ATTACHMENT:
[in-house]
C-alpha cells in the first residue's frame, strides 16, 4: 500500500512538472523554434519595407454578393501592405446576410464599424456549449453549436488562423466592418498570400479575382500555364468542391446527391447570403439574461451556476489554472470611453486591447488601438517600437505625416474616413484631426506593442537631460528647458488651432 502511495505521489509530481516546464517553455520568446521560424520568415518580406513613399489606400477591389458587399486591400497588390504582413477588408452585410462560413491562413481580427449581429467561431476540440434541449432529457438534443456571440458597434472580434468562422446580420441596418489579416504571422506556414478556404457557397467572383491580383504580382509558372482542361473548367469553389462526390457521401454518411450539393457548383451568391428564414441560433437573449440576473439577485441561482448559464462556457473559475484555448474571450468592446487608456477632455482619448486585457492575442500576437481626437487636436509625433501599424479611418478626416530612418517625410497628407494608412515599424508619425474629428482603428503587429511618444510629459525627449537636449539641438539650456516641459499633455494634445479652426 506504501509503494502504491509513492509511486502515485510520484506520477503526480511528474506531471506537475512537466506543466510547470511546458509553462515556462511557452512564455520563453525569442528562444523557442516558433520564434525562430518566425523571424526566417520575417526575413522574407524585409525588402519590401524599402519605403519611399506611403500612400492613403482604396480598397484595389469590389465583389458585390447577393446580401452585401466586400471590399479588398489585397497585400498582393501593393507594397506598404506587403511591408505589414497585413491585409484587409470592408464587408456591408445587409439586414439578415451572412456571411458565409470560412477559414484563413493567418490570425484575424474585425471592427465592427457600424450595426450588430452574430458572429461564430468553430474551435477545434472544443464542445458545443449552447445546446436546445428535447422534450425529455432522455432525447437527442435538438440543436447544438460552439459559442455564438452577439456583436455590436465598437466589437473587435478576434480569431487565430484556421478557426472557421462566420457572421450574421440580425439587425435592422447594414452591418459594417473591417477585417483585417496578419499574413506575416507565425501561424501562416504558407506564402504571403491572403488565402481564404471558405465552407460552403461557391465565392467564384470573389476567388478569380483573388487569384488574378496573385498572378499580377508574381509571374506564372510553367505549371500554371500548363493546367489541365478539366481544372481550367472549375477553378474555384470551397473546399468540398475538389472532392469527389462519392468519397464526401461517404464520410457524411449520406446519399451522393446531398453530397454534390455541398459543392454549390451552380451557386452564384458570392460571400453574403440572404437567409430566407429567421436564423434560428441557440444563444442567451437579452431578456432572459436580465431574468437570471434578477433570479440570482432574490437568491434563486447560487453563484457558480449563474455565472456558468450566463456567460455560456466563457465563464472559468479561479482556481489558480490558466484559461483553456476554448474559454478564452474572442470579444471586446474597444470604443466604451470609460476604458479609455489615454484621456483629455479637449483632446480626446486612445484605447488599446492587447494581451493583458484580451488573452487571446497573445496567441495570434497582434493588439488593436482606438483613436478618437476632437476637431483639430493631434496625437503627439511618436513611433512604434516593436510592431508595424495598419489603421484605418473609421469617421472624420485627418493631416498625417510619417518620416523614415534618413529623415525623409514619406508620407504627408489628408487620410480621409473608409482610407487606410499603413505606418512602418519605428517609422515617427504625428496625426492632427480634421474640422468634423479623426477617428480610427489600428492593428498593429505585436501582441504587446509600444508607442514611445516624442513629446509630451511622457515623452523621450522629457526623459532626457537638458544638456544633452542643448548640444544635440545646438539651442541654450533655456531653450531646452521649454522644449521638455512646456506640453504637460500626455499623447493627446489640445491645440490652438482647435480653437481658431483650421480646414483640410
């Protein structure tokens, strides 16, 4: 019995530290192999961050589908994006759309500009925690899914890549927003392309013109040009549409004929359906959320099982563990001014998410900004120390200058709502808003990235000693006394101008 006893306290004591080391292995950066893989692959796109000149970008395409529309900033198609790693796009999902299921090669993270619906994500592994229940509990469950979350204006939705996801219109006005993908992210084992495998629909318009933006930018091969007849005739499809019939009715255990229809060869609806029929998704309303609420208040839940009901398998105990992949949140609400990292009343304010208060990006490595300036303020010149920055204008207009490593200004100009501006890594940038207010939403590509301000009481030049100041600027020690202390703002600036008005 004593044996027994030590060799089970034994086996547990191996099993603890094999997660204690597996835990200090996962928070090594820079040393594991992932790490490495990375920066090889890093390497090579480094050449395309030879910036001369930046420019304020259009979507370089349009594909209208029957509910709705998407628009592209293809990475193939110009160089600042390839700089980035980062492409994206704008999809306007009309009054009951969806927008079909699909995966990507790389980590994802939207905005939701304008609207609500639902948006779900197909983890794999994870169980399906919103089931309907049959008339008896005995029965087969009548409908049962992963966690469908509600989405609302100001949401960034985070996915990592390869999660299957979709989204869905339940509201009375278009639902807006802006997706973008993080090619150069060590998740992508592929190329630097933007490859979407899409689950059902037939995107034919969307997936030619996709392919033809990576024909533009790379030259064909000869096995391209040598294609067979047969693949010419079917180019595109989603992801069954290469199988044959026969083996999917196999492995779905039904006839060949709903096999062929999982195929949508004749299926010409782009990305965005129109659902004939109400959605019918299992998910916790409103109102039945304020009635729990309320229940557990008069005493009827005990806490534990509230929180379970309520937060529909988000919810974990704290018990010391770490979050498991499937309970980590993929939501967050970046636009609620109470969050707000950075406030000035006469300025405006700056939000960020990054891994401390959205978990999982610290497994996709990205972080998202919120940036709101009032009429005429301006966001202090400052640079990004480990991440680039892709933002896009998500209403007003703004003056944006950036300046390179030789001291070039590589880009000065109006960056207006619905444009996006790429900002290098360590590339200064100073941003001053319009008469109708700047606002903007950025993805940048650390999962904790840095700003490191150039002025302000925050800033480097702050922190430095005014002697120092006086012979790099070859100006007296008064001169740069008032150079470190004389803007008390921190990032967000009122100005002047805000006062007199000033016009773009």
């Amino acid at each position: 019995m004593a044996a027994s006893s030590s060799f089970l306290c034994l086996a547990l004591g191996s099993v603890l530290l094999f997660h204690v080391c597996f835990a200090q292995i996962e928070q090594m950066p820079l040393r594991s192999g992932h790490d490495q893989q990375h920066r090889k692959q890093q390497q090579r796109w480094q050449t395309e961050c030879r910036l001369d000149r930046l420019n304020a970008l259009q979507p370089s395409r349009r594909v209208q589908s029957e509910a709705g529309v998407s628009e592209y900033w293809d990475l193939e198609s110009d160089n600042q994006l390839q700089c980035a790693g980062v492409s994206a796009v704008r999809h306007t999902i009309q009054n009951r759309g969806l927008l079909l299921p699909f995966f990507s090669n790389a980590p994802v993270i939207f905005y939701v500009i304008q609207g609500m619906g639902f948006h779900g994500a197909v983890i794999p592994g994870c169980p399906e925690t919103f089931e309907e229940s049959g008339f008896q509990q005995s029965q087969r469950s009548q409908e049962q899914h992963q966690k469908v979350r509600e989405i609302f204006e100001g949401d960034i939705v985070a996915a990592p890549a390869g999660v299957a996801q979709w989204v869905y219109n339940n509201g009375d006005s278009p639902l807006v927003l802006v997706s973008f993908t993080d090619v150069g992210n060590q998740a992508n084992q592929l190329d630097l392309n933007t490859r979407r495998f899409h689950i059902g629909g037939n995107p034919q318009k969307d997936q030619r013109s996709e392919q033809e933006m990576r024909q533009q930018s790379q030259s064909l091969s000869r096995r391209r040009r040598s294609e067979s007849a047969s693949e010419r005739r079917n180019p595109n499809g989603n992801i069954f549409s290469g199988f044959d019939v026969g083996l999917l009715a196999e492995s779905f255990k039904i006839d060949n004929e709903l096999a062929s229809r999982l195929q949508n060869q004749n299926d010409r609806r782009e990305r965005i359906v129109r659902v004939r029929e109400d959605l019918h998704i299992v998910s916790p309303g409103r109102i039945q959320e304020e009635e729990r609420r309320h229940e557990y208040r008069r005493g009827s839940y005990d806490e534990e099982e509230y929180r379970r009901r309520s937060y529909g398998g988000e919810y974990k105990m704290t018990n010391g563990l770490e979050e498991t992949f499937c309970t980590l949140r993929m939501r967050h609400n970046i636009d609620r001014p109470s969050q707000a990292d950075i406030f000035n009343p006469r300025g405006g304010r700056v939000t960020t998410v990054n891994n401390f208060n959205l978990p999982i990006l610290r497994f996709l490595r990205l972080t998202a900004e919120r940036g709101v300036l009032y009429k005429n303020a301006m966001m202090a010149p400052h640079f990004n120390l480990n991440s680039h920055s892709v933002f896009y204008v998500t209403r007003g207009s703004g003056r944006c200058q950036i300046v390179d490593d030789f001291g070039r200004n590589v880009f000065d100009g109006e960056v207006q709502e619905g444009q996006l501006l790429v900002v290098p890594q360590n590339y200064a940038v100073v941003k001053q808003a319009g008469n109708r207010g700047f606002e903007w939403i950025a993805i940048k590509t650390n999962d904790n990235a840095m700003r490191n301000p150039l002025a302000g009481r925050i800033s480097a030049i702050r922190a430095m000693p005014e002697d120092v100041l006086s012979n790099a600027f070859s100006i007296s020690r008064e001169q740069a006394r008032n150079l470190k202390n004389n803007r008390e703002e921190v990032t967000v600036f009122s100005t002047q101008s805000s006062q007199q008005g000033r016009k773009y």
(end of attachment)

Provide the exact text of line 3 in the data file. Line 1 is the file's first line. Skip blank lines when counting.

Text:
């Protein structure tokens, strides 16, 4: 019995530290192999961050589908994006759309500009925690899914890549927003392309013109040009549409004929359906959320099982563990001014998410900004120390200058709502808003990235000693006394101008 006893306290004591080391292995950066893989692959796109000149970008395409529309900033198609790693796009999902299921090669993270619906994500592994229940509990469950979350204006939705996801219109006005993908992210084992495998629909318009933006930018091969007849005739499809019939009715255990229809060869609806029929998704309303609420208040839940009901398998105990992949949140609400990292009343304010208060990006490595300036303020010149920055204008207009490593200004100009501006890594940038207010939403590509301000009481030049100041600027020690202390703002600036008005 004593044996027994030590060799089970034994086996547990191996099993603890094999997660204690597996835990200090996962928070090594820079040393594991992932790490490495990375920066090889890093390497090579480094050449395309030879910036001369930046420019304020259009979507370089349009594909209208029957509910709705998407628009592209293809990475193939110009160089600042390839700089980035980062492409994206704008999809306007009309009054009951969806927008079909699909995966990507790389980590994802939207905005939701304008609207609500639902948006779900197909983890794999994870169980399906919103089931309907049959008339008896005995029965087969009548409908049962992963966690469908509600989405609302100001949401960034985070996915990592390869999660299957979709989204869905339940509201009375278009639902807006802006997706973008993080090619150069060590998740992508592929190329630097933007490859979407899409689950059902037939995107034919969307997936030619996709392919033809990576024909533009790379030259064909000869096995391209040598294609067979047969693949010419079917180019595109989603992801069954290469199988044959026969083996999917196999492995779905039904006839060949709903096999062929999982195929949508004749299926010409782009990305965005129109659902004939109400959605019918299992998910916790409103109102039945304020009635729990309320229940557990008069005493009827005990806490534990509230929180379970309520937060529909988000919810974990704290018990010391770490979050498991499937309970980590993929939501967050970046636009609620109470969050707000950075406030000035006469300025405006700056939000960020990054891994401390959205978990999982610290497994996709990205972080998202919120940036709101009032009429005429301006966001202090400052640079990004480990991440680039892709933002896009998500209403007003703004003056944006950036300046390179030789001291070039590589880009000065109006960056207006619905444009996006790429900002290098360590590339200064100073941003001053319009008469109708700047606002903007950025993805940048650390999962904790840095700003490191150039002025302000925050800033480097702050922190430095005014002697120092006086012979790099070859100006007296008064001169740069008032150079470190004389803007008390921190990032967000009122100005002047805000006062007199000033016009773009």